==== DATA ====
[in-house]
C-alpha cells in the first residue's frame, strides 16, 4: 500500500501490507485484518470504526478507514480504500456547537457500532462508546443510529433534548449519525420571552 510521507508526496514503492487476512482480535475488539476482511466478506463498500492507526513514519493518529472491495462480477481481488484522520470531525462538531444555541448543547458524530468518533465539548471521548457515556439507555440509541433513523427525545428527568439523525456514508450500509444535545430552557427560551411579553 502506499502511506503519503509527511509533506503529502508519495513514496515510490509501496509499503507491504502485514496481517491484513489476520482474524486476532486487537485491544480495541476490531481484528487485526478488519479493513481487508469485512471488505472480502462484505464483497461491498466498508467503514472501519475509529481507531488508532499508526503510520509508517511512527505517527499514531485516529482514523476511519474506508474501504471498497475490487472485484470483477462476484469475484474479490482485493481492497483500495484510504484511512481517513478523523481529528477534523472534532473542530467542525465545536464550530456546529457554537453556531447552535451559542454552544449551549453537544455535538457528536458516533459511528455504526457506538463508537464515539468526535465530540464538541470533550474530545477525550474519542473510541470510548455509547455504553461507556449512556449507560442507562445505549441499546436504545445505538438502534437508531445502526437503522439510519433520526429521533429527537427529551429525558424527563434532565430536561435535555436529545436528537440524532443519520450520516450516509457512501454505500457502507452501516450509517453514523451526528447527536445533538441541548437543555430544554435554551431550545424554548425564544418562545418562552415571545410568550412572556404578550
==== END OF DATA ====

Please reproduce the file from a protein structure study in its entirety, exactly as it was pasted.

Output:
[in-house]
C-alpha cells in the first residue's frame, strides 16, 4: 500500500501490507485484518470504526478507514480504500456547537457500532462508546443510529433534548449519525420571552 510521507508526496514503492487476512482480535475488539476482511466478506463498500492507526513514519493518529472491495462480477481481488484522520470531525462538531444555541448543547458524530468518533465539548471521548457515556439507555440509541433513523427525545428527568439523525456514508450500509444535545430552557427560551411579553 502506499502511506503519503509527511509533506503529502508519495513514496515510490509501496509499503507491504502485514496481517491484513489476520482474524486476532486487537485491544480495541476490531481484528487485526478488519479493513481487508469485512471488505472480502462484505464483497461491498466498508467503514472501519475509529481507531488508532499508526503510520509508517511512527505517527499514531485516529482514523476511519474506508474501504471498497475490487472485484470483477462476484469475484474479490482485493481492497483500495484510504484511512481517513478523523481529528477534523472534532473542530467542525465545536464550530456546529457554537453556531447552535451559542454552544449551549453537544455535538457528536458516533459511528455504526457506538463508537464515539468526535465530540464538541470533550474530545477525550474519542473510541470510548455509547455504553461507556449512556449507560442507562445505549441499546436504545445505538438502534437508531445502526437503522439510519433520526429521533429527537427529551429525558424527563434532565430536561435535555436529545436528537440524532443519520450520516450516509457512501454505500457502507452501516450509517453514523451526528447527536445533538441541548437543555430544554435554551431550545424554548425564544418562545418562552415571545410568550412572556404578550